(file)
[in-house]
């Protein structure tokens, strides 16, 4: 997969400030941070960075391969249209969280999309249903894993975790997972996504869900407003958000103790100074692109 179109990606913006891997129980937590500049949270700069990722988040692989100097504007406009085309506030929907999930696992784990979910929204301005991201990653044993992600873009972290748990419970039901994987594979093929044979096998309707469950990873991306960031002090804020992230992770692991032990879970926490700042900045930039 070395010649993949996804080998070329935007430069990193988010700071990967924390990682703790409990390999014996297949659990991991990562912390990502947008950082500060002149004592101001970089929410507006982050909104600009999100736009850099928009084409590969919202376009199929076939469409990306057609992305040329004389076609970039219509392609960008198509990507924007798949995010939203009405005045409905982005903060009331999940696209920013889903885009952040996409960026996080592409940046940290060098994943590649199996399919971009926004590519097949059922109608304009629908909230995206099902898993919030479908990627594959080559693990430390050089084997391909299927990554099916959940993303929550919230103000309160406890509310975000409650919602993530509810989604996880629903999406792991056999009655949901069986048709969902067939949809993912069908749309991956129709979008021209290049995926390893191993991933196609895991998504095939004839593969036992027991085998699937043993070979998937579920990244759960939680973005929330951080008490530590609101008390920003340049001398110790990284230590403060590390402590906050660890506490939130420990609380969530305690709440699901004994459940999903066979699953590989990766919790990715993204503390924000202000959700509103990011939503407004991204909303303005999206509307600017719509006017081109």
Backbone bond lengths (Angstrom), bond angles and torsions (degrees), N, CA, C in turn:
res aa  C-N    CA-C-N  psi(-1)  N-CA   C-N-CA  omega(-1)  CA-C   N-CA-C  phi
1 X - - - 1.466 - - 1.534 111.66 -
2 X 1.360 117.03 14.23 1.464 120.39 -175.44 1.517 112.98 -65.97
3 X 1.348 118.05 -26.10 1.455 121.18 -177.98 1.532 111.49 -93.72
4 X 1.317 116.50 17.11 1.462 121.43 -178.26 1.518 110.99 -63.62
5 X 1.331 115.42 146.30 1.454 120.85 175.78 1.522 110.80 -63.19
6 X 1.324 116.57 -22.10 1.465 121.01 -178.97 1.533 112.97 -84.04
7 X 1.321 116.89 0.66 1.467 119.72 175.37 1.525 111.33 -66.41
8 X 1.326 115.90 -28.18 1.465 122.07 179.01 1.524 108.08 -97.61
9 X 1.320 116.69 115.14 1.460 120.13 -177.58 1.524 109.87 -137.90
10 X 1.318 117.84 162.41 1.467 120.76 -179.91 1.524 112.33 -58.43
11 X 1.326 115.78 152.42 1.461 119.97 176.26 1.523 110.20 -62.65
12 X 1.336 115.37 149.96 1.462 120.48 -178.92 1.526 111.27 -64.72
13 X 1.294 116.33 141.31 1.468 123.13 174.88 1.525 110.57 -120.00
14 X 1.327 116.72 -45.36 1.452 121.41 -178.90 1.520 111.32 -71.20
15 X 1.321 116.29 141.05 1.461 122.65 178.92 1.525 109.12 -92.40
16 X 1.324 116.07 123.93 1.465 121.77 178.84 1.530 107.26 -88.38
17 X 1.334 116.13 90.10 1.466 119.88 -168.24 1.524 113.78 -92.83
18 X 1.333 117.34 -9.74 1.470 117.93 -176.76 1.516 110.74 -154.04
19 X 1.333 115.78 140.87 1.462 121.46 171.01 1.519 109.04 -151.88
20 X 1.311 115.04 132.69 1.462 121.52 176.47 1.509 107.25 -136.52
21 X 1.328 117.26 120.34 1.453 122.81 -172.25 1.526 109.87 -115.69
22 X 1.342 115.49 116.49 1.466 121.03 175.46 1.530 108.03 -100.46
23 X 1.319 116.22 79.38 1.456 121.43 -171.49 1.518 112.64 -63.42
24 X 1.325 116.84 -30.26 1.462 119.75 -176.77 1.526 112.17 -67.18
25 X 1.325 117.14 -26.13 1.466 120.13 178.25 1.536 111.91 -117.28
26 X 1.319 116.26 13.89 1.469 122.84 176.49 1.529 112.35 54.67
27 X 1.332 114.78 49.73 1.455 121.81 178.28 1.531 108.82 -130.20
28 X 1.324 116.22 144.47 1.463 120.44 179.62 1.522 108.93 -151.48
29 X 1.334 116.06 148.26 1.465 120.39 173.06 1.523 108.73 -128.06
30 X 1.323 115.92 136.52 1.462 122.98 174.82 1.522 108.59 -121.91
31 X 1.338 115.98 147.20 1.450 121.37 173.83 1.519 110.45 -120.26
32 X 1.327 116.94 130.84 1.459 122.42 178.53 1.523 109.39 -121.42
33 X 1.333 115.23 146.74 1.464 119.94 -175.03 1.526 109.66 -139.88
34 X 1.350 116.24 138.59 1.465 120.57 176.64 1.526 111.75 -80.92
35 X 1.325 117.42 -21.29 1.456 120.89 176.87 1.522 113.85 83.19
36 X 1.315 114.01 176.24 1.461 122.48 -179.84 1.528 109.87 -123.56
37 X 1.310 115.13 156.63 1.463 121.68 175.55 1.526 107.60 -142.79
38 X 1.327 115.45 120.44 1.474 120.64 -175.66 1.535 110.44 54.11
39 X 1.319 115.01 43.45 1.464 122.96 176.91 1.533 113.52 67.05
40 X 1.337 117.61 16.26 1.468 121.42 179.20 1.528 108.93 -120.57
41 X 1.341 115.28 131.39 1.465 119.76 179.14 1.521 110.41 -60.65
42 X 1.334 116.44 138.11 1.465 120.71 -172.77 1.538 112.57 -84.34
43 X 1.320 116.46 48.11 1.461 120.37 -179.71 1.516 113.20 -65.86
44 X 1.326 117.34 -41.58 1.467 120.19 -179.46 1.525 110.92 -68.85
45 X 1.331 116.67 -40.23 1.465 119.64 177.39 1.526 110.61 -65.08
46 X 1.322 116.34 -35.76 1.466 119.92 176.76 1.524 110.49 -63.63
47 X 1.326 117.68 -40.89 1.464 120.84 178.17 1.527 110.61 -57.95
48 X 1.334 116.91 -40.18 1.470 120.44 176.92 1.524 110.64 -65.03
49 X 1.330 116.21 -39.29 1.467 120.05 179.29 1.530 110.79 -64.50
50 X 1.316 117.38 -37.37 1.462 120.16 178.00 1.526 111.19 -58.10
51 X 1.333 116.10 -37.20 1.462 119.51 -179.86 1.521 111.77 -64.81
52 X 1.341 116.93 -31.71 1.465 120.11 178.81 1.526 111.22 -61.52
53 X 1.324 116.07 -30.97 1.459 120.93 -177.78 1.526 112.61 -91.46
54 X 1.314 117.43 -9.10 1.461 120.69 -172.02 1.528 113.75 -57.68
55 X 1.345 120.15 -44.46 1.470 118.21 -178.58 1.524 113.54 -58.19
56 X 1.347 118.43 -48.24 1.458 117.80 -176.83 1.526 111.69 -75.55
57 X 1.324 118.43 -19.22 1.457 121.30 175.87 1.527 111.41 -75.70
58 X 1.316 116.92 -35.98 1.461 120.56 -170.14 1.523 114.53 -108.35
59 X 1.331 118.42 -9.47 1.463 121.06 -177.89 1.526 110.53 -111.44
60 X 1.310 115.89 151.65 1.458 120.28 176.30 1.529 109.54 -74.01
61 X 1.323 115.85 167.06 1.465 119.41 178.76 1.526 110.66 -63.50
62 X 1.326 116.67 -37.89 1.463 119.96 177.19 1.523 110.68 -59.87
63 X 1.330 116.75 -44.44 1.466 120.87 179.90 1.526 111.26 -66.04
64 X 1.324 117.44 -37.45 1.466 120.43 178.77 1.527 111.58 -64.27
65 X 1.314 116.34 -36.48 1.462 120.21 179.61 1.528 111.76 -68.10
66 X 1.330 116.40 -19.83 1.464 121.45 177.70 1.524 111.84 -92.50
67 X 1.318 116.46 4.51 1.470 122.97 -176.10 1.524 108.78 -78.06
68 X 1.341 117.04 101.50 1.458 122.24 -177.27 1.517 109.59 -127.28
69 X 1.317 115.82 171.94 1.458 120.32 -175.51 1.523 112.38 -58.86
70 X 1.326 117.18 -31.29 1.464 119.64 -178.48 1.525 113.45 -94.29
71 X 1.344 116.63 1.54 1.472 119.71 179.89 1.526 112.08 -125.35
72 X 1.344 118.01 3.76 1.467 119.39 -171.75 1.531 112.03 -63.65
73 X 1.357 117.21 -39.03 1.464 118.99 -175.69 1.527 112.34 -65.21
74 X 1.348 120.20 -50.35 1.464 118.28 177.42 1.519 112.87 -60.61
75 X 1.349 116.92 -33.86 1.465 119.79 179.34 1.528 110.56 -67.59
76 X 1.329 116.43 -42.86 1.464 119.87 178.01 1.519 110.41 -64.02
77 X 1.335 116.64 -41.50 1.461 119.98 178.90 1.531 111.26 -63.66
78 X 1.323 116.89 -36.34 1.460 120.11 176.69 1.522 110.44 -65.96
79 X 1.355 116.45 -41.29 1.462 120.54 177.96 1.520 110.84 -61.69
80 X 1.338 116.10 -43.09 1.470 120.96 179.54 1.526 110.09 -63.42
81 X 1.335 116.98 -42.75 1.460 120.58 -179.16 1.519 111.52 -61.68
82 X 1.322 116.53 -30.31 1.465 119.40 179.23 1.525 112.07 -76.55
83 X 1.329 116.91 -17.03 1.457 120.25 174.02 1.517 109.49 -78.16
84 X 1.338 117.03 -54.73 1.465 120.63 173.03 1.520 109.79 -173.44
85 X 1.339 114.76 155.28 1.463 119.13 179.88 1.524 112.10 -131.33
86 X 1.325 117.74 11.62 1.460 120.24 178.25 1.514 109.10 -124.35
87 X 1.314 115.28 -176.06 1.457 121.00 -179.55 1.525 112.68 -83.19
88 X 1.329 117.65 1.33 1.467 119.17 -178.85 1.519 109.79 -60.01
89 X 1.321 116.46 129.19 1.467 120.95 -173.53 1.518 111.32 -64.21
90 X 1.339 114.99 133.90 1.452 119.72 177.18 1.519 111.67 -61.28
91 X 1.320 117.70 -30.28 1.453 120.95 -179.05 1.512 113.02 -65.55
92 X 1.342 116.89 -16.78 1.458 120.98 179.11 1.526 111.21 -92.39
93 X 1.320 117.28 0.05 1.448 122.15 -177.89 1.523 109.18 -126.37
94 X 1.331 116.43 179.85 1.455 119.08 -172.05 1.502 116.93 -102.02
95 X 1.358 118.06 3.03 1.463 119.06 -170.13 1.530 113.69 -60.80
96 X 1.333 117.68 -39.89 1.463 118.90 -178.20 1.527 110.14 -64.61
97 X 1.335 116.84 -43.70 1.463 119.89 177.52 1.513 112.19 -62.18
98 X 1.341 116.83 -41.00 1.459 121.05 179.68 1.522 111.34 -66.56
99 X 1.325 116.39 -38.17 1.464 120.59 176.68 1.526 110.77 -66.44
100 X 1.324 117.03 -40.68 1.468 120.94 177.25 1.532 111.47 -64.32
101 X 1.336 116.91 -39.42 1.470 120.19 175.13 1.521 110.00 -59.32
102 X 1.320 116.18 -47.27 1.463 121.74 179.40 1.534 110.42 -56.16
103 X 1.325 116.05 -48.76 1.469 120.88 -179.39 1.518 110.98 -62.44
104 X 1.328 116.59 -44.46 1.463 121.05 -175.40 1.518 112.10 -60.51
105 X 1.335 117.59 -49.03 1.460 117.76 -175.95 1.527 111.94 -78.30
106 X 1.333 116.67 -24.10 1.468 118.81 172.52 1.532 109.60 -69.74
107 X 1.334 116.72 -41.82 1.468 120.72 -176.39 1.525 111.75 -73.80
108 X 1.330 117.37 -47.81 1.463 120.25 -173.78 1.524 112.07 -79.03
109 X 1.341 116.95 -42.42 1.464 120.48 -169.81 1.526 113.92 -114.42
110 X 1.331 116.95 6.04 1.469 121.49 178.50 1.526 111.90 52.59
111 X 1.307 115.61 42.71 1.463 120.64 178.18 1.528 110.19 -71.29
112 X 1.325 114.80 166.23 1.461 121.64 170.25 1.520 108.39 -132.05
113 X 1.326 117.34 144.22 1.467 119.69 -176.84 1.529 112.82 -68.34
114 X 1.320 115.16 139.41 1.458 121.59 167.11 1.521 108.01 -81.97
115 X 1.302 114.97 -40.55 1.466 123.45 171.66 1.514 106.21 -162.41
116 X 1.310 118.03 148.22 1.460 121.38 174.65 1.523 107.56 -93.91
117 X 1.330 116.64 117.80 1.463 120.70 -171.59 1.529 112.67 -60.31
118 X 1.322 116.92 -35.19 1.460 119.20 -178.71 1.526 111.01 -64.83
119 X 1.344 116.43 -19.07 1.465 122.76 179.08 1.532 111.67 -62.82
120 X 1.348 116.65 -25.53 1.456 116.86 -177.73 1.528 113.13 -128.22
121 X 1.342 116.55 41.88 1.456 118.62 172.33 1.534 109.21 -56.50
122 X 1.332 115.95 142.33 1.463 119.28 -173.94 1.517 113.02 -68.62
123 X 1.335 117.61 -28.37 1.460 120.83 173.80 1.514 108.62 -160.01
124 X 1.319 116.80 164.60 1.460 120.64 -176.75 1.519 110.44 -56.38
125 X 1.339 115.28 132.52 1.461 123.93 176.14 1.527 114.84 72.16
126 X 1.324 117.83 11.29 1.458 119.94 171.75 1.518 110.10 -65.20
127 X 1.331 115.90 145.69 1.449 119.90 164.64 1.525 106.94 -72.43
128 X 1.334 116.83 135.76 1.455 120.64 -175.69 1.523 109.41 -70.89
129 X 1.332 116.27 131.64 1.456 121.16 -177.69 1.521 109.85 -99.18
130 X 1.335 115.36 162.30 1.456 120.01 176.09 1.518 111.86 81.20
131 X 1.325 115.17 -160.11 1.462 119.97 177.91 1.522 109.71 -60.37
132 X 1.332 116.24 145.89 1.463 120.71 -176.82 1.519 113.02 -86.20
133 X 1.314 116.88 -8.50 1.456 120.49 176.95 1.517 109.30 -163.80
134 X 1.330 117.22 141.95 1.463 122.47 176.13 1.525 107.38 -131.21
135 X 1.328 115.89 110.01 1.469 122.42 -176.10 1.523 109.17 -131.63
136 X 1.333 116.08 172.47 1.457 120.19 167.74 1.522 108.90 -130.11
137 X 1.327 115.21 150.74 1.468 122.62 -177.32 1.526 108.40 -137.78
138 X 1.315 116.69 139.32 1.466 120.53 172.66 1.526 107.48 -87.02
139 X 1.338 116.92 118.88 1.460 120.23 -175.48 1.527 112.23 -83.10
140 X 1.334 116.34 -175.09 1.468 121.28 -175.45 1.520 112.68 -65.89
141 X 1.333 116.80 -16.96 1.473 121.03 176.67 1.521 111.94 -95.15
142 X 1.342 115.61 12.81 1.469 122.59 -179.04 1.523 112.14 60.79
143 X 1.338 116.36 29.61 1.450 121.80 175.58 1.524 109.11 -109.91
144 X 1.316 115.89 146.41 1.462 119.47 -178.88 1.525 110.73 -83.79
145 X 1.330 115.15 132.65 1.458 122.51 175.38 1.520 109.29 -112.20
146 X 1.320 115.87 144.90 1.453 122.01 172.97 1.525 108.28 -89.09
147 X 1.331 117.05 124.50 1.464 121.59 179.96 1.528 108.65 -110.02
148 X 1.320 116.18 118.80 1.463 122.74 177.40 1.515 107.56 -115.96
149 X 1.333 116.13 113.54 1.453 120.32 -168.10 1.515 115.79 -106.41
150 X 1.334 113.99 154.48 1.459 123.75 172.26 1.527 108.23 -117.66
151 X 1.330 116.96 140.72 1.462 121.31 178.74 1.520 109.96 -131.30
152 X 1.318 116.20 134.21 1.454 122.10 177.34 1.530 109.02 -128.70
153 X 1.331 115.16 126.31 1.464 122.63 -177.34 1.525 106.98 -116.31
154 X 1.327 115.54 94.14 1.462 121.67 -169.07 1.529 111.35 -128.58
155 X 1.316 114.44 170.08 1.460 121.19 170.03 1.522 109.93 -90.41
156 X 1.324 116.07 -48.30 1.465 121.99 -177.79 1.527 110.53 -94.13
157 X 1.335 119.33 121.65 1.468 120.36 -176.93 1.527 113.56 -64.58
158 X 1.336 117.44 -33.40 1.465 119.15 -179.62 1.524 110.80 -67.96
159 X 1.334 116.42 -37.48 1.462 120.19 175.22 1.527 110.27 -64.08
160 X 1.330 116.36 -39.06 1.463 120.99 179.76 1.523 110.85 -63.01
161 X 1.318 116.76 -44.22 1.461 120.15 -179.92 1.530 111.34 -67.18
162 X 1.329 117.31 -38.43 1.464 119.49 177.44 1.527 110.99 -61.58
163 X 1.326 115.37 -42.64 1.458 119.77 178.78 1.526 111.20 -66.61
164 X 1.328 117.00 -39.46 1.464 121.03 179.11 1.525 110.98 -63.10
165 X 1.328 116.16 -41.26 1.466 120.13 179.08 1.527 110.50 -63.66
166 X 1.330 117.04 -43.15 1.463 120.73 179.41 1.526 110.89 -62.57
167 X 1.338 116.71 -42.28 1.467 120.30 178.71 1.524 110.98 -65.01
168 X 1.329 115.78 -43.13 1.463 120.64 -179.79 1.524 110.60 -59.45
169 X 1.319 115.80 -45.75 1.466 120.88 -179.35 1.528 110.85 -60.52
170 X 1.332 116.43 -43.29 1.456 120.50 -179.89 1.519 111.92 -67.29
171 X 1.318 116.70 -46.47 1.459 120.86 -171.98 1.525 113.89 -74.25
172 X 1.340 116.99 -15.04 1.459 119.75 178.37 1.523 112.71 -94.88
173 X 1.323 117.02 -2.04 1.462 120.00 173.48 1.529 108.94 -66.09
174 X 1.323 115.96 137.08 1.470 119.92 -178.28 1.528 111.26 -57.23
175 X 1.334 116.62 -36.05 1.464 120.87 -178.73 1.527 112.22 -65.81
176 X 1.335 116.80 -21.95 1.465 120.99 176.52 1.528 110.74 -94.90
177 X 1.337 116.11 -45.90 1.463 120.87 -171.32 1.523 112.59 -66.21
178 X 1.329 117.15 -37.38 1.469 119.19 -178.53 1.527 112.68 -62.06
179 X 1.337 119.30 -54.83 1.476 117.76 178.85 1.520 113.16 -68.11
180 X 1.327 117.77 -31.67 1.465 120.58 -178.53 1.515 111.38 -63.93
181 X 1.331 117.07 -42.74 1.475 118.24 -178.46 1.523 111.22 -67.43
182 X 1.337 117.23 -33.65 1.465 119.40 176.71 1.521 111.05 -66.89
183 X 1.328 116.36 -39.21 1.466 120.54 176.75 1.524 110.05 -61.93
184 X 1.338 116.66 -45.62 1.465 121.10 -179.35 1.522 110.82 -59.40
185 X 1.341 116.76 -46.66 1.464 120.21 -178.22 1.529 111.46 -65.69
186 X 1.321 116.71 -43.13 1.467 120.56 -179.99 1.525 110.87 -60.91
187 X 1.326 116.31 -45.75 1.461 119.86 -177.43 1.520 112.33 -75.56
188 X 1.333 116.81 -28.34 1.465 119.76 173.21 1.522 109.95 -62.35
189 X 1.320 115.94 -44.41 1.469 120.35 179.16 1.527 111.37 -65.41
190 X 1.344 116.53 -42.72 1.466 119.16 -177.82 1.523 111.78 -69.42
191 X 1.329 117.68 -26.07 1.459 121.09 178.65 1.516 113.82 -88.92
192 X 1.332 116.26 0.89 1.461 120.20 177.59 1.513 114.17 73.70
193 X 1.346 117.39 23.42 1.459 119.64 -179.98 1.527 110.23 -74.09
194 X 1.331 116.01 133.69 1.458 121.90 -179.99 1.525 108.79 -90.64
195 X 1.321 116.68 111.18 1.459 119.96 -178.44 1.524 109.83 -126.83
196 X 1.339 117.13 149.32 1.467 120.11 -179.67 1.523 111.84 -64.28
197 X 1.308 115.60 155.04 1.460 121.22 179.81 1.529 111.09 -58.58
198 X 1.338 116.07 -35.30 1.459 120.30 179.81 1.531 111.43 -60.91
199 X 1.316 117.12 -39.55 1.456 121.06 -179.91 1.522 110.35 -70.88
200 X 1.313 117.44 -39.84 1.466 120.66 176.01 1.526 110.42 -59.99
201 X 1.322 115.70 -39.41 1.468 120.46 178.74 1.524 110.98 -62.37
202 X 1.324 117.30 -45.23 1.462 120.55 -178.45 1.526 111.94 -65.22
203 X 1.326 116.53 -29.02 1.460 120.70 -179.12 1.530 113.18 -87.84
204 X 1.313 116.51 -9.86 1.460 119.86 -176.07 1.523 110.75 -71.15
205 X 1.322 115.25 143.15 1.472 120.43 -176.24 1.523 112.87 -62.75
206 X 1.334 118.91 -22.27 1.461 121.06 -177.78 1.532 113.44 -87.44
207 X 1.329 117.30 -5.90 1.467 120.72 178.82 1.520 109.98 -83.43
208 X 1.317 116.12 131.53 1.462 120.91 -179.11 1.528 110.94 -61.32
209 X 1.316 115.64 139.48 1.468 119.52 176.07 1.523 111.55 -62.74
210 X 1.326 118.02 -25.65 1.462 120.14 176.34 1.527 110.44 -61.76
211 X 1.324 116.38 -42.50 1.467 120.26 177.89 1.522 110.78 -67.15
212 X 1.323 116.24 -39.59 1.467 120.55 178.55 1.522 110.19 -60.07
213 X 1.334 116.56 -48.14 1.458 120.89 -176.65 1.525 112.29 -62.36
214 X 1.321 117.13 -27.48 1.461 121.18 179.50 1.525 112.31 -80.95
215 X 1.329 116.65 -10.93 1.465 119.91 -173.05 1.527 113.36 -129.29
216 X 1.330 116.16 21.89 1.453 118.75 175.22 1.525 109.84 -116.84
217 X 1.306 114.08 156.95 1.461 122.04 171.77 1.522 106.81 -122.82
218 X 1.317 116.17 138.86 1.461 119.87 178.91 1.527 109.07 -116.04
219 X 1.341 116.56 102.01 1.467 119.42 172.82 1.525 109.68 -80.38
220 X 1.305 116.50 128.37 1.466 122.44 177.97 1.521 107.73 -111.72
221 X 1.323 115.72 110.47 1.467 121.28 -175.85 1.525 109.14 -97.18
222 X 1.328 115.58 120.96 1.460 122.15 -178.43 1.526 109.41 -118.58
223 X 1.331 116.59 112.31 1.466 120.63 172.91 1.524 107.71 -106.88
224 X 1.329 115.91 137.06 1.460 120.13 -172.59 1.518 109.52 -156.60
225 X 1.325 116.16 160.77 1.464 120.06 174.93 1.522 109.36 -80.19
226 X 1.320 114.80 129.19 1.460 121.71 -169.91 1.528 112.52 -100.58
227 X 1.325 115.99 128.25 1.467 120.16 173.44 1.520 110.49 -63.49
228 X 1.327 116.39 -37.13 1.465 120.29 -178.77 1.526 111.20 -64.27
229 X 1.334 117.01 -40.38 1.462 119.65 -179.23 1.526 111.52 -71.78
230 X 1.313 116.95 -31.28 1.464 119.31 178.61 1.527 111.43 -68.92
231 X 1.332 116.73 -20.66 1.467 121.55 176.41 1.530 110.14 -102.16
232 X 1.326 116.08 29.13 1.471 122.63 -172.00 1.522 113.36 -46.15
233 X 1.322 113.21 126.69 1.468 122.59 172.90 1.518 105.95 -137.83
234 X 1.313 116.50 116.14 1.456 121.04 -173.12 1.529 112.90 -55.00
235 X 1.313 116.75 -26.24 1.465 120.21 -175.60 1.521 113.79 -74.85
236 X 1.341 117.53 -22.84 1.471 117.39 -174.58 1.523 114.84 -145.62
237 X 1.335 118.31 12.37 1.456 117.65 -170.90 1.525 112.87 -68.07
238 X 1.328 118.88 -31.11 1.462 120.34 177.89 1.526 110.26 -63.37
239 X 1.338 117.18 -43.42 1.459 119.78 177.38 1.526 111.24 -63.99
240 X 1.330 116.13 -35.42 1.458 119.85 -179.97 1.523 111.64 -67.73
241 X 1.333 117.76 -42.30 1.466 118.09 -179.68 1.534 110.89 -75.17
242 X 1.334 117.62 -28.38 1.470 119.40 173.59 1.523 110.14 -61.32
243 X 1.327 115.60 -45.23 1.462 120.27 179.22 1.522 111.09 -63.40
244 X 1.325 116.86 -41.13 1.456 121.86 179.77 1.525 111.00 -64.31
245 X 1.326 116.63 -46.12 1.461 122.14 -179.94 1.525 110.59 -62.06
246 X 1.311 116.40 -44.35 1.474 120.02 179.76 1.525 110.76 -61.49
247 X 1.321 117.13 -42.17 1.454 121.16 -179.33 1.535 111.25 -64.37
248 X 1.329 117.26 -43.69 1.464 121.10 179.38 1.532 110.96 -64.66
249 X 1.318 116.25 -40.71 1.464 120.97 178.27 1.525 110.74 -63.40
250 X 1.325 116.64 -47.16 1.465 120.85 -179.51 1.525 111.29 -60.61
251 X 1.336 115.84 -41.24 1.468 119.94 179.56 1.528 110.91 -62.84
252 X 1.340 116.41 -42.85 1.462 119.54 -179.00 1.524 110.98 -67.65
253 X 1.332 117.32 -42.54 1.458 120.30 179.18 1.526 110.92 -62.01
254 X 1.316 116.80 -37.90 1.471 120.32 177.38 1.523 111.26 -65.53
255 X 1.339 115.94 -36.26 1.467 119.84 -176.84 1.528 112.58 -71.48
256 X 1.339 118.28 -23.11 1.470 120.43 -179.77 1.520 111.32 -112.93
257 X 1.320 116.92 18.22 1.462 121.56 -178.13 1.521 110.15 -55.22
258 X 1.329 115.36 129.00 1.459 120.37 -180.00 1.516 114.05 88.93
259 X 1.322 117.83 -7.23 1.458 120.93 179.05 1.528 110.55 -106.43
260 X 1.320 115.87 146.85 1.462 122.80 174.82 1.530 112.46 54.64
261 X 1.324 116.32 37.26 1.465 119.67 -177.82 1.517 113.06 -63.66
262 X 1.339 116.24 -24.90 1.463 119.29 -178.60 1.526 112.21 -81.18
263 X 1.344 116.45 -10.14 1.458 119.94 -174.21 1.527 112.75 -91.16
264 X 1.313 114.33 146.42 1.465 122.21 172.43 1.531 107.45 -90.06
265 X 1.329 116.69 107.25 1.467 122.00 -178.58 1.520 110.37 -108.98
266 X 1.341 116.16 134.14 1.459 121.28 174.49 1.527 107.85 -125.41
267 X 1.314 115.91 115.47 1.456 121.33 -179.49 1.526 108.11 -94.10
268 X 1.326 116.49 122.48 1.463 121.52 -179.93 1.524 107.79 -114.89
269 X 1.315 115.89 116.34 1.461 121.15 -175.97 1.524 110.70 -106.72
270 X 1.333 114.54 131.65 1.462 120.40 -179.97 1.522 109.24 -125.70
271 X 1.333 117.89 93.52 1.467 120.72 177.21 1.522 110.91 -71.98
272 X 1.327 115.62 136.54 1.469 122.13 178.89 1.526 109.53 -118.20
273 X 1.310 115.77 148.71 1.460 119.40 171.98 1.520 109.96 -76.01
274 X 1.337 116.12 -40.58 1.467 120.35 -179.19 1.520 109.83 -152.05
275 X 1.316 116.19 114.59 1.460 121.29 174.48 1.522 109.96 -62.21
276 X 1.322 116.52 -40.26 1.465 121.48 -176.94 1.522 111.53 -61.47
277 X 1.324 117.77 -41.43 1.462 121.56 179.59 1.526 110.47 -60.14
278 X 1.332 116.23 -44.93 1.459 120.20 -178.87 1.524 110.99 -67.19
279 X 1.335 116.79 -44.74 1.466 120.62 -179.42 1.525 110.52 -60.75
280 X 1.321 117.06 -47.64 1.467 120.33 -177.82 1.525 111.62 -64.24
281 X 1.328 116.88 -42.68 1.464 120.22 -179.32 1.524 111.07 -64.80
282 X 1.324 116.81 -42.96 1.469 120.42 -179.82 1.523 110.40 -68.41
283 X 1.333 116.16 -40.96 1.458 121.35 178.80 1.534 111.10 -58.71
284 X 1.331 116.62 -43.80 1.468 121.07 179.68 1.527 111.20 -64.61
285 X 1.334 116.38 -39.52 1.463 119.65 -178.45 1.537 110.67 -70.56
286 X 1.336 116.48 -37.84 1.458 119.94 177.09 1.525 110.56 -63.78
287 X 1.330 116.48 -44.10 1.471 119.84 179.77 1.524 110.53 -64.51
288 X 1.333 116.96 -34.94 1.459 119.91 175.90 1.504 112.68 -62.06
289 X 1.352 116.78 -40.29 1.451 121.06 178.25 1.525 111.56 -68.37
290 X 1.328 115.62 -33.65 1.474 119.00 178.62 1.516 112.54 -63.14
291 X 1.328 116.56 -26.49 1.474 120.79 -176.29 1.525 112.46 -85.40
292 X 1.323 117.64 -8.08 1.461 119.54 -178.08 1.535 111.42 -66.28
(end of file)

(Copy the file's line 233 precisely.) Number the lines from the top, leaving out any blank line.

229 X 1.334 117.01 -40.38 1.462 119.65 -179.23 1.526 111.52 -71.78